In the least surprising clinical conclusion in world history, research published in the medical journal Transgender Health revealed the sizable mental health disparity between transgender and cisgender subjects:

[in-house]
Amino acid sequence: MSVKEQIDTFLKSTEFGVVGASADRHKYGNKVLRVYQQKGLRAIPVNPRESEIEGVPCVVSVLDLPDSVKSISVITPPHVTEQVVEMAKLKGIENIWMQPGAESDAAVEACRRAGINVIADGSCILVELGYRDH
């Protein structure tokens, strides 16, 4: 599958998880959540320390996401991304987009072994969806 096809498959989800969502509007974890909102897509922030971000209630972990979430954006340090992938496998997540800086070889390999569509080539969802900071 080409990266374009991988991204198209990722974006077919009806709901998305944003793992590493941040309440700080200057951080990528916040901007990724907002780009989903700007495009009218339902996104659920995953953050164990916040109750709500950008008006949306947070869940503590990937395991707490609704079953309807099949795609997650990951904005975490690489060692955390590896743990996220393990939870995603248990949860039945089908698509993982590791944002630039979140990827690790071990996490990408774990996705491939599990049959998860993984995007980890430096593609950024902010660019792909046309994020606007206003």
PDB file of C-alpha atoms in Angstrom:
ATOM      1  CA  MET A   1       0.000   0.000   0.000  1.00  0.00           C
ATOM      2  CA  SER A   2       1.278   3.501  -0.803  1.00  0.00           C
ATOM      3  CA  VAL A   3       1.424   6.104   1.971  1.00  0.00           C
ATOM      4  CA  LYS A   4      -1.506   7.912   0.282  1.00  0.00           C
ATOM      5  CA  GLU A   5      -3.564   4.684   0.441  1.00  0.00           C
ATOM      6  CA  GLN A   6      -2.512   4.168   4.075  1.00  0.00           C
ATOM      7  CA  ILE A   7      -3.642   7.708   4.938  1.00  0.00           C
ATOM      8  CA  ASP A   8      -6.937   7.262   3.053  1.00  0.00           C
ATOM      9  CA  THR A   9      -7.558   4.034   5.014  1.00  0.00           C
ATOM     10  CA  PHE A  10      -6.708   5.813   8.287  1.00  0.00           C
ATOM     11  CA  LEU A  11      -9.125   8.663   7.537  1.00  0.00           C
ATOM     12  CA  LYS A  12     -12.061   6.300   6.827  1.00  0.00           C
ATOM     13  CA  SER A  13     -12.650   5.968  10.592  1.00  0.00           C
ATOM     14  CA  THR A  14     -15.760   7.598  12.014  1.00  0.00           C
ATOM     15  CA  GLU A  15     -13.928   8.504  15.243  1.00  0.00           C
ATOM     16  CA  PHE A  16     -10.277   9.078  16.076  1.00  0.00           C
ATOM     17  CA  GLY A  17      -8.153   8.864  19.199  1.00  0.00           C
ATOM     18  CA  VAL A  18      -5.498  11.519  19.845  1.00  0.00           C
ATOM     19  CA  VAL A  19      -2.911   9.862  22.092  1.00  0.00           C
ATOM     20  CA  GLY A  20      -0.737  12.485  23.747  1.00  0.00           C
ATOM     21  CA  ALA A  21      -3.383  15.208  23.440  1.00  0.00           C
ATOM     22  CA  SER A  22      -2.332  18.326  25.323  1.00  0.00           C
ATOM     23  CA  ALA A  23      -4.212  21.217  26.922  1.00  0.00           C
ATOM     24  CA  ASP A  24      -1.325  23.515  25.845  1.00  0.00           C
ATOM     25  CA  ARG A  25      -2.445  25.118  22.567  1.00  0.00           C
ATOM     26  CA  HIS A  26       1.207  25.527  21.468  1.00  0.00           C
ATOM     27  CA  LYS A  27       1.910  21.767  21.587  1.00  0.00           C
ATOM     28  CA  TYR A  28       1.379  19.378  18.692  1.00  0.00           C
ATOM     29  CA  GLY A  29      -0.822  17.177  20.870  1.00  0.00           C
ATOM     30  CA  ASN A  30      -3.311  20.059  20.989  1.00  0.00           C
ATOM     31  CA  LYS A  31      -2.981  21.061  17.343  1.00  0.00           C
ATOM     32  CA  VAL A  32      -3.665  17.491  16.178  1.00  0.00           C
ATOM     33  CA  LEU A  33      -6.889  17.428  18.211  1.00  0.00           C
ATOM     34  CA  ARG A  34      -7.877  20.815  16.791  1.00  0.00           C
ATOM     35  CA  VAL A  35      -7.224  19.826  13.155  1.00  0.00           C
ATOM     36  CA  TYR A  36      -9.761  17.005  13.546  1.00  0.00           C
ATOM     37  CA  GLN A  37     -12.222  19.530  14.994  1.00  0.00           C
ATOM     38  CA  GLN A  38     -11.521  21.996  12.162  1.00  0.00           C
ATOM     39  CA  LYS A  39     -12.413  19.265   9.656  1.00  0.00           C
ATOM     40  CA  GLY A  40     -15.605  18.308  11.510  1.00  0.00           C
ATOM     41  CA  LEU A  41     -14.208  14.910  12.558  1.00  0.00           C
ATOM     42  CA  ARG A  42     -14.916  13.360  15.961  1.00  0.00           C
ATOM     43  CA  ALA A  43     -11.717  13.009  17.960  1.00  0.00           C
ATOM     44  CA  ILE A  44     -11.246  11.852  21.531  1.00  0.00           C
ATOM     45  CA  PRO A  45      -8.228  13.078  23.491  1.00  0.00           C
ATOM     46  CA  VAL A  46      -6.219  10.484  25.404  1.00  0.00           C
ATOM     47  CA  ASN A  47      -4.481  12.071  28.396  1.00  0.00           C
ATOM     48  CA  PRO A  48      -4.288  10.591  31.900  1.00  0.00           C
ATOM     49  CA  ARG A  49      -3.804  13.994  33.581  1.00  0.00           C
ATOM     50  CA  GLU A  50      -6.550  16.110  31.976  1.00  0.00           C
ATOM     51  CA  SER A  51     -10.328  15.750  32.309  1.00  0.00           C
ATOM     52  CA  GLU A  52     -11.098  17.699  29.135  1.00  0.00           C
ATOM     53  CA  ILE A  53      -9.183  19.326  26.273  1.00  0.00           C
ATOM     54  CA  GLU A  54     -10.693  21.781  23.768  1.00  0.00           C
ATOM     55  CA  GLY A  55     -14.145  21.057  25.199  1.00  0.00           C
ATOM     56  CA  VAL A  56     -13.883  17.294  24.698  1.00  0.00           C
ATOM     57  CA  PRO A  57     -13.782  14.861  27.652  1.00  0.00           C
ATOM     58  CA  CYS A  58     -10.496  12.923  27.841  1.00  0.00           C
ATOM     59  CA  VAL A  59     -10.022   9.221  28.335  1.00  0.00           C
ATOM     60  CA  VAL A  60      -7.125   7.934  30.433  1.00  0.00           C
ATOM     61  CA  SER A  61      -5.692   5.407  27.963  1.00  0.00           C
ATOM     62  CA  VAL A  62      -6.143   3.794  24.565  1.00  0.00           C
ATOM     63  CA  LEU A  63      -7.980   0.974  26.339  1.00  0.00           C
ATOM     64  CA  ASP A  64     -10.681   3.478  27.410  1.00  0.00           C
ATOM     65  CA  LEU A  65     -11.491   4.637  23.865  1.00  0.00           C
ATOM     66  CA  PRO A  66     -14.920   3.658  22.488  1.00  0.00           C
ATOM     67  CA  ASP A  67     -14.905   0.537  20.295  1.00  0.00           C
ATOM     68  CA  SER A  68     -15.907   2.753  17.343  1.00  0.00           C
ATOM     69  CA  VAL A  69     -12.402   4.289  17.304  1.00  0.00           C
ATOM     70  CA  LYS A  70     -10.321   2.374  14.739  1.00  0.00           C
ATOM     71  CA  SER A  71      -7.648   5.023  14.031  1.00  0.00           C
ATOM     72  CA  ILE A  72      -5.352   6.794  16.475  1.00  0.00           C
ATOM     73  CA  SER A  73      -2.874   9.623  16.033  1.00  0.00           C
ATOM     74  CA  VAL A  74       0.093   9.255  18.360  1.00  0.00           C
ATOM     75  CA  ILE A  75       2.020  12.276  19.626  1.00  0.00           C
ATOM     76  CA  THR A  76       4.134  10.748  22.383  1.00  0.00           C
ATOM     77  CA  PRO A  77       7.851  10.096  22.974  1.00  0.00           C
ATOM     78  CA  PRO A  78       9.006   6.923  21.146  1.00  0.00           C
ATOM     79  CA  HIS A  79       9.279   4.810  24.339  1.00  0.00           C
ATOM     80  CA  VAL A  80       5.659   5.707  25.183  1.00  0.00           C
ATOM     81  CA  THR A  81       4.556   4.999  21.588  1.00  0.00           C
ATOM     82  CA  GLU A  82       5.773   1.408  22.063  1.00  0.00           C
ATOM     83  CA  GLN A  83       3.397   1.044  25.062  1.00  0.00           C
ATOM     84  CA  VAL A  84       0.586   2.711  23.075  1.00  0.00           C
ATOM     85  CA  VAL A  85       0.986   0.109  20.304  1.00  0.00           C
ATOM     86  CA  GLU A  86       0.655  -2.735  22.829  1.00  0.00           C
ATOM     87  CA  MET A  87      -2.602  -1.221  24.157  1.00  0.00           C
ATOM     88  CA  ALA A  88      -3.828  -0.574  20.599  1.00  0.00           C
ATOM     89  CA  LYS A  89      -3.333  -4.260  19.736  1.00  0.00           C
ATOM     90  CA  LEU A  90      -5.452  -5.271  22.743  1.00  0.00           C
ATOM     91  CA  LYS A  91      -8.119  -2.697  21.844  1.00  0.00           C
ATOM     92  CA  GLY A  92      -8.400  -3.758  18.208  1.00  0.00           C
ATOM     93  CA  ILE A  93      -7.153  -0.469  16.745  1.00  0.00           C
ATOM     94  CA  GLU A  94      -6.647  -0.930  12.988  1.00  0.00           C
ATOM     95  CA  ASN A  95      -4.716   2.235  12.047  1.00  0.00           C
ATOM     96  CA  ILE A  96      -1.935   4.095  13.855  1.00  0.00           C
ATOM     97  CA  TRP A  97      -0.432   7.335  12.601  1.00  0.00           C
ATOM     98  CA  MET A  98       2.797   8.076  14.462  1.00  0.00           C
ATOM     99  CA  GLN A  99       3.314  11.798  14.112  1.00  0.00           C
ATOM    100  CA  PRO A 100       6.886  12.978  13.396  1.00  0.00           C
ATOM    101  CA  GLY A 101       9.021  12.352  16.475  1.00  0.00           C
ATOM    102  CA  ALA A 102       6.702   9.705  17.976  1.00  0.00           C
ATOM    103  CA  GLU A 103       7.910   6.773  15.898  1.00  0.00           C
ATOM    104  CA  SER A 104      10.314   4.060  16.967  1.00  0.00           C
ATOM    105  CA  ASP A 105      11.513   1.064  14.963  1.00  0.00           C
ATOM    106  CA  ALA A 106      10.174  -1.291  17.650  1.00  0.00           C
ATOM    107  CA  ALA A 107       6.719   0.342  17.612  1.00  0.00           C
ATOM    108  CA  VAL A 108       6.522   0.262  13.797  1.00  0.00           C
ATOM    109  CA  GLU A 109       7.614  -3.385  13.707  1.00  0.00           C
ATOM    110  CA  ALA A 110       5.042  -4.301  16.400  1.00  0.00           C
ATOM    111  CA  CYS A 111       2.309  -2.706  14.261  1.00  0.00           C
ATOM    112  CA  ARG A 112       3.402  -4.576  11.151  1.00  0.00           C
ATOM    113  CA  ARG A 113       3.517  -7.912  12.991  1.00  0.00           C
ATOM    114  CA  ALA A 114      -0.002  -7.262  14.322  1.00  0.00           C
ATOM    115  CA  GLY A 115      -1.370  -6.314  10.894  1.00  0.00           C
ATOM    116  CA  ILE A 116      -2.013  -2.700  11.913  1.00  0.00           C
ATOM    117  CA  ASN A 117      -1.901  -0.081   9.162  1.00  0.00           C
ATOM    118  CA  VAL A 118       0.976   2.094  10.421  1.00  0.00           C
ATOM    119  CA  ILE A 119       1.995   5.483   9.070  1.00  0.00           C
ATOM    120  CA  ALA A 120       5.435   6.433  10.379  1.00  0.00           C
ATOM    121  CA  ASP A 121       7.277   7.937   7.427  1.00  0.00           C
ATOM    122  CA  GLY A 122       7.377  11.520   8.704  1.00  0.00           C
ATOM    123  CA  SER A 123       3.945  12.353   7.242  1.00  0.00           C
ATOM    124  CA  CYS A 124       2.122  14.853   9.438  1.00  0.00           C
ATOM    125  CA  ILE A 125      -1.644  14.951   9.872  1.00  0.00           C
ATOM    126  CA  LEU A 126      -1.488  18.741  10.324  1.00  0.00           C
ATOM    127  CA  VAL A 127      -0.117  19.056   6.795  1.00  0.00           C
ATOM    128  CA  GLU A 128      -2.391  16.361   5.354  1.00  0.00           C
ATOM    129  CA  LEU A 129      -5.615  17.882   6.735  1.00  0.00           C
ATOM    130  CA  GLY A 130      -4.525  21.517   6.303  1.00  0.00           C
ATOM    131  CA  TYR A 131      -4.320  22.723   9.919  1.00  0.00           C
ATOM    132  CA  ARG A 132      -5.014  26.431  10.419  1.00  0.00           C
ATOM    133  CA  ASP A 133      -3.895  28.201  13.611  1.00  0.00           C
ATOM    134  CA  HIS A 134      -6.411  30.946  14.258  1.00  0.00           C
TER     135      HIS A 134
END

We performed a cross-sectional analysis of the prevalence of psychiatric diagnoses among transgender patients in clinical care using an all-payer electronic health record database. Of 10,270 transgender patients identified, 58% (n=5940) had at least one psychiatric diagnosis compared with 13.6% (n=7,311,780) in the control patient population (p<0.0005). Transgender patients had a statistically significant increase in prevalence for all psychiatric diagnoses queried, with major depressive disorder and generalized anxiety disorder being the most common diagnoses (31% and 12%, respectively). Utilizing an all-payer database, although not without limitations, enables assessment of mental health and substance use diagnoses in this otherwise small population. The researchers found “increased rates of bipolar disorder, post traumatic stress disorder (PTSD), and substance use disorders” in the transgender population, among other negative disparities like schizoaffective disorder, panic disorder, and agoraphobia. The study examined the records of 53,449,400 patients, so it was a huge sample size. Of course, as one would expect from a medical journal called Transgender Health, the researchers were obligated to add the caveat that the divergent mental health outcomes were due to “the high rates of discrimination and violence transgender individuals experience” rather than anything inherent to the experience of literally believing you are living in an alien body that does not match your psychological identity.
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